Scholarships are now open for the Nurses & Pharmacists HIV Clinical Forum 2020, London, 13 November. You can apply… https://t.co/XF8dX43BWj
Dr Brad McKay
Clinical posts from members and guests of the Australasian Society for HIV, Viral Hepatitis and Sexual Health Medicine (ASHM) from various international medical and scientific conferences on HIV, AIDS, viral hepatitis, and sexual health.
"So, what are you doing about TB?"
There’s a particular gentleman at the AIDS 2016 Conference who causes a kerfuffle wherever he goes and I’ve witnessed his performance a number of times over the past few days.
At the end of every session he asks the lecturer “So, what are you doing about TB?”
It’s an AIDS Conference so most speakers are caught off guard when they don’t get a question about AIDS, but on Tuesday a speaker retorted “Well Anton, I didn’t know you were in the room, otherwise I wouldn’t have asked if there were any questions”.
I’m sure you’ll be pleased to hear that Dr Anton Pozniak finally got his own platform to speak in the plenary session.
He informed his captive audience that it’s all very good to treat HIV, but every year in Africa, Tuberculosis causes more deaths. He reminded us that our current TB vaccination is 95 years old and we need a new one.
Tuberculosis is diagnosed too late, with half the diagnoses made at post-mortem. HIV testing is improving, but we also need to be using a rapid test for TB. Whether it’s spitting in a pot or peeing in a jar, we already have the technology to test for Tuberculosis - but we need it to be quick, portable and affordable.
We know Tuberculosis causes significant morbidity and mortality for people living with HIV (PLHIV). We also know that using Anti-Retroviral Therapy (ART) by itself is not sufficient to treat Tuberculosis. ALL patients co-infected with HIV & Tuberculosis need to be treated by a combination of ART and anti-TB medications.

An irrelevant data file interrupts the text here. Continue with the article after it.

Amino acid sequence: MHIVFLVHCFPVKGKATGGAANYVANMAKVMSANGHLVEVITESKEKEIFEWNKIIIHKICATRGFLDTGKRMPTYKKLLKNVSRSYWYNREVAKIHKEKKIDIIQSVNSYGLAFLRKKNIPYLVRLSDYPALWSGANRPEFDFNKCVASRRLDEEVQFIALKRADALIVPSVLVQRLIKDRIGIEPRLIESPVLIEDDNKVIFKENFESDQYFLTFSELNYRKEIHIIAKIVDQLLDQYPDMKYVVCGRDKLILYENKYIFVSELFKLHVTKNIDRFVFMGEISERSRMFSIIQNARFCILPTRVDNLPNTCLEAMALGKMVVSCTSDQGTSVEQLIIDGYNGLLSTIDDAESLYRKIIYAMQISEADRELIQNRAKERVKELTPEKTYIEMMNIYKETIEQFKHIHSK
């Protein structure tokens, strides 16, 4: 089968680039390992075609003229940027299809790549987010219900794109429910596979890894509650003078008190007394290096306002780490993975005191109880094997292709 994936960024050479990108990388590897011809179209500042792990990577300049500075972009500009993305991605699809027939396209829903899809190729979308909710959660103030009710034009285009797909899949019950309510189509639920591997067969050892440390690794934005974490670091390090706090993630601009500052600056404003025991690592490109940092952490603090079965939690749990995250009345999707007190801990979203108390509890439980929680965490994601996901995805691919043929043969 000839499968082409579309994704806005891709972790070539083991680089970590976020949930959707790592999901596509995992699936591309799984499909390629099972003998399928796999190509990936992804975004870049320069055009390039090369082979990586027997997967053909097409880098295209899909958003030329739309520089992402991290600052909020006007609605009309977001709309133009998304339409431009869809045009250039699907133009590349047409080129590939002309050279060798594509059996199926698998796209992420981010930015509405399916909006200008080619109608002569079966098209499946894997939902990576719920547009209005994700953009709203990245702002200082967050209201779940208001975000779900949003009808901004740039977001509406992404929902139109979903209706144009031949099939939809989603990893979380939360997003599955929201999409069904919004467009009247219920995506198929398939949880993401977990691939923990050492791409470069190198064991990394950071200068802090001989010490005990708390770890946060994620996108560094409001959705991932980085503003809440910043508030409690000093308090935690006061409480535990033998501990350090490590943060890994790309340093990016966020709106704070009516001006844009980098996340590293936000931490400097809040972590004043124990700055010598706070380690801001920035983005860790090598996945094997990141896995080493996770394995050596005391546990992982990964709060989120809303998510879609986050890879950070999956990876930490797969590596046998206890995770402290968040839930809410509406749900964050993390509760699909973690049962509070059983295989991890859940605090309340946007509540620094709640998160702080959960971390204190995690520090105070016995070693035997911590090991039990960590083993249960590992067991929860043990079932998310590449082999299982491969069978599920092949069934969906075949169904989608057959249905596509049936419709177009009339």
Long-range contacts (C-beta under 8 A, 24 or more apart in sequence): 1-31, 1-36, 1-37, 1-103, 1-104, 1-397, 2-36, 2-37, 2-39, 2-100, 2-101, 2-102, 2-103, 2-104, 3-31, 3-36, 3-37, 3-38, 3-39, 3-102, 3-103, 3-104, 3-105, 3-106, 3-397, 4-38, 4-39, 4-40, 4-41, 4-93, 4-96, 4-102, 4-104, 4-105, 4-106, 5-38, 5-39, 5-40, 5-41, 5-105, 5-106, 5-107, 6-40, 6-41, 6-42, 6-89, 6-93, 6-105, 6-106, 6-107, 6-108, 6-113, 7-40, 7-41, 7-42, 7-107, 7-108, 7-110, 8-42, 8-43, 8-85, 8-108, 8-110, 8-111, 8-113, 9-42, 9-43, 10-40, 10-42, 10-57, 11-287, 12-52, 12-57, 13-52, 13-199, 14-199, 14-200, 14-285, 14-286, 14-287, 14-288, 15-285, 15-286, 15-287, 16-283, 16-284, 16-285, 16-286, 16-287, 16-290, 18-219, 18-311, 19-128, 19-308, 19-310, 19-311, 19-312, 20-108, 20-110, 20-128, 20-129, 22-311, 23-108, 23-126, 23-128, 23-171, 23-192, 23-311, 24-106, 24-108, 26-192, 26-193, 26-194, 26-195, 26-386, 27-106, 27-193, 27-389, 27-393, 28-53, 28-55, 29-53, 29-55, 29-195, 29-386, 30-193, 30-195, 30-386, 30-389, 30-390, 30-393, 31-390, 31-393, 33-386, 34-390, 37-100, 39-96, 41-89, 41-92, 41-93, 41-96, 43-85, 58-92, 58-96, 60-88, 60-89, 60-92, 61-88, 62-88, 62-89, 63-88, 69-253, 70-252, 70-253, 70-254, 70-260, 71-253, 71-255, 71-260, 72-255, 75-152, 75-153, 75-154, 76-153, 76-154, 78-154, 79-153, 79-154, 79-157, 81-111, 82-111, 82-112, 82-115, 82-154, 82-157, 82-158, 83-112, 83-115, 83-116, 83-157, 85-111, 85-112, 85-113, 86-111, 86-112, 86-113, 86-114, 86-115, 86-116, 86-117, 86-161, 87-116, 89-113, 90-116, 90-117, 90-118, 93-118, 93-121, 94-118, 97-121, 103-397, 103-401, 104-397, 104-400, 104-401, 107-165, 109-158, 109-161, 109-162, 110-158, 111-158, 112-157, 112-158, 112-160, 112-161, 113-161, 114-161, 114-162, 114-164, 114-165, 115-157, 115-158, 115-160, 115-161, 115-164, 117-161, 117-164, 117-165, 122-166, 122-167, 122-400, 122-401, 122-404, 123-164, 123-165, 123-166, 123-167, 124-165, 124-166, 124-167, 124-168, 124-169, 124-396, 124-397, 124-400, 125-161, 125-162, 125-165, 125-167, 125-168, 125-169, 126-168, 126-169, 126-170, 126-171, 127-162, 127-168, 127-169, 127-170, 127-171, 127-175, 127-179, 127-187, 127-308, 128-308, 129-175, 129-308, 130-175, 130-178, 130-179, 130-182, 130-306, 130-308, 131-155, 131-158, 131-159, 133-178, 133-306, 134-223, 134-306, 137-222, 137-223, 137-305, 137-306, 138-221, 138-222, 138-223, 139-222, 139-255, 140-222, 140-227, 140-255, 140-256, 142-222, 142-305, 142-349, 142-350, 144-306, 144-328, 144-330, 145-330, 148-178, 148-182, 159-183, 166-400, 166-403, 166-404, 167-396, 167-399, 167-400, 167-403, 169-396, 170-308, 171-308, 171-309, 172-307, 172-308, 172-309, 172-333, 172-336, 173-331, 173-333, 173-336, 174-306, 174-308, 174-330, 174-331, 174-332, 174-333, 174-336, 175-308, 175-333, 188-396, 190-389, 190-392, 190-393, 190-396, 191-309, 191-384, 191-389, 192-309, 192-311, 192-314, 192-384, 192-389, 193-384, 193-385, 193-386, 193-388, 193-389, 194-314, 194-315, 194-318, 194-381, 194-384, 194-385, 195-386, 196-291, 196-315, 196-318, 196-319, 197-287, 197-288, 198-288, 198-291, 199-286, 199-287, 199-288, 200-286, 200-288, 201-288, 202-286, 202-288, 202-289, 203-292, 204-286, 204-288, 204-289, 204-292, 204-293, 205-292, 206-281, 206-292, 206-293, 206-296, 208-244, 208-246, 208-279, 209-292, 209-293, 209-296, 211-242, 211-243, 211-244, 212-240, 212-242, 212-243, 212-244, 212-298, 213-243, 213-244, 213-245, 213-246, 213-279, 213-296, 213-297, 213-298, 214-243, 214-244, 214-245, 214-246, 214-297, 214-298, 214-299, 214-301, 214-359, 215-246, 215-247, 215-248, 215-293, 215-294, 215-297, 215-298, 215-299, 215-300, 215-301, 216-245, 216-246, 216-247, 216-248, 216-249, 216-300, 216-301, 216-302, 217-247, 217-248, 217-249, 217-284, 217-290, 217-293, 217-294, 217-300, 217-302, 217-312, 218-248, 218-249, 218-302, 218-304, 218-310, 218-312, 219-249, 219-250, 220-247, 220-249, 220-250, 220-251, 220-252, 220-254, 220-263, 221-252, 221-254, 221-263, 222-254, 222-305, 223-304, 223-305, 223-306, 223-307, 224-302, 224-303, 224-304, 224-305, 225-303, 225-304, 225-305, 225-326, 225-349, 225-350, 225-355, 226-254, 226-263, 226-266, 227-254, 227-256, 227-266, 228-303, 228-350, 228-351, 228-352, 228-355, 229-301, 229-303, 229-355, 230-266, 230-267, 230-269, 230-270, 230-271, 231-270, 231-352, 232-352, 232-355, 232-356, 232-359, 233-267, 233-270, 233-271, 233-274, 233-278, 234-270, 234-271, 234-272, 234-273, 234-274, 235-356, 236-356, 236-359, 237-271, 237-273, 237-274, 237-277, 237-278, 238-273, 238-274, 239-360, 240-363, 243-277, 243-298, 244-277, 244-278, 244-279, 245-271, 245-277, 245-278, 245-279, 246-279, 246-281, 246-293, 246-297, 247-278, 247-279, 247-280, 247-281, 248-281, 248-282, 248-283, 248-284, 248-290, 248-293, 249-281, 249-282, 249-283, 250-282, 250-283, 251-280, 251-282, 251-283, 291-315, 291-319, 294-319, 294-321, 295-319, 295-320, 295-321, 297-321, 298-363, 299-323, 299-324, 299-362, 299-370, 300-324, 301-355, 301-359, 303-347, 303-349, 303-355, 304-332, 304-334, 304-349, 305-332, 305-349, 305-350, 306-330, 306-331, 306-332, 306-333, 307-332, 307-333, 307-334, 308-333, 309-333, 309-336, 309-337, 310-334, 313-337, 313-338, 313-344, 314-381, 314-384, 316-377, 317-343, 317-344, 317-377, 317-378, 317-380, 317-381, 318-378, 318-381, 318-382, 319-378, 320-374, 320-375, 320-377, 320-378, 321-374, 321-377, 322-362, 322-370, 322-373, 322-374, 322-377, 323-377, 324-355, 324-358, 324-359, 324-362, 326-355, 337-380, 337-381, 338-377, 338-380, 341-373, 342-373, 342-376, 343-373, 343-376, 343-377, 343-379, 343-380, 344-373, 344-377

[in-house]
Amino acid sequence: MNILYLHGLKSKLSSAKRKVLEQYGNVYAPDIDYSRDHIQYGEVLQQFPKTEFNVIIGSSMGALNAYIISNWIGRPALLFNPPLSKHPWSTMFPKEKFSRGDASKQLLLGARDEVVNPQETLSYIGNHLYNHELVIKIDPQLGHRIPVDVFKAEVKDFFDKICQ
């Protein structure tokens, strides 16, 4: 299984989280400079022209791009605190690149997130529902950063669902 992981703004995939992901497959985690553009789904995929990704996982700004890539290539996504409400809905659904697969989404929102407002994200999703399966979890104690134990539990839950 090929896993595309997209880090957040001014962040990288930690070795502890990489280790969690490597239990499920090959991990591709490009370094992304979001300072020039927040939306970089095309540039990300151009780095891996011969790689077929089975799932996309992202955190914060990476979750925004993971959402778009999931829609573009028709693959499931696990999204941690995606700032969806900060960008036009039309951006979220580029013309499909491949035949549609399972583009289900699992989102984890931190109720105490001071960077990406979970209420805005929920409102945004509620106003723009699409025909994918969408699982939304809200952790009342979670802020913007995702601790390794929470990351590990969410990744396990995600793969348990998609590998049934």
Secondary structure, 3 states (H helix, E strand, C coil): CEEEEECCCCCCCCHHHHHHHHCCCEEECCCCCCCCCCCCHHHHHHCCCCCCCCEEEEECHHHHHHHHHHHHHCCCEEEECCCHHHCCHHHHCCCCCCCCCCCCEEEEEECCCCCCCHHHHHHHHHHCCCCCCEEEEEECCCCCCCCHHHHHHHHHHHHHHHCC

We cannot shorten the duration of Tuberculosis treatment to any less than 6 months using our current anti-TB medications. New drugs are being trialled and some appear promising, but we’re even trialling old drugs to see if they might possibly work for Tuberculosis too.
Nelson Mandela once said “We can’t fight AIDS unless we do much more to fight TB”, but Anton isn’t keen to stop there. He not only wants to fight HIV and Tuberculosis, but he’s keen to eradicate viral hepatitis too.
Anton's dream is for everyone with viral hepatitis to be treated, but this dream comes with a price.
Hepatitis B treatment costs ~$15,000 in the USA, but the estimated true cost is $36. Hepatitis C treatment in the USA costs ~$84,000, but the estimated true cost is $62. Affordable medication can truly change the lives of millions of people around the world, but that's not yet happening.
Anton urged everyone to communicate and combine efforts to provide integrated health services for people in need. Testing and treatment should not only be for HIV, but also for Tuberculosis, Hepatitis B & Hepatitis C.
We’re aiming to end HIV by 2030, but let’s aim to eliminate Hepatitis C and Tuberculosis too.
Anton closed his speech by saying that we need new 90:90:90 goals. We should aim for the cost of HIV treatment to be $90 per year, Hepatitis B treatment should be $90, and Hepatitis C cures should be $90 too.
NB - There was no kerfuffle at the end of his presentation as Dr Anton Pozniak wisely did not ask the audience if they had any questions.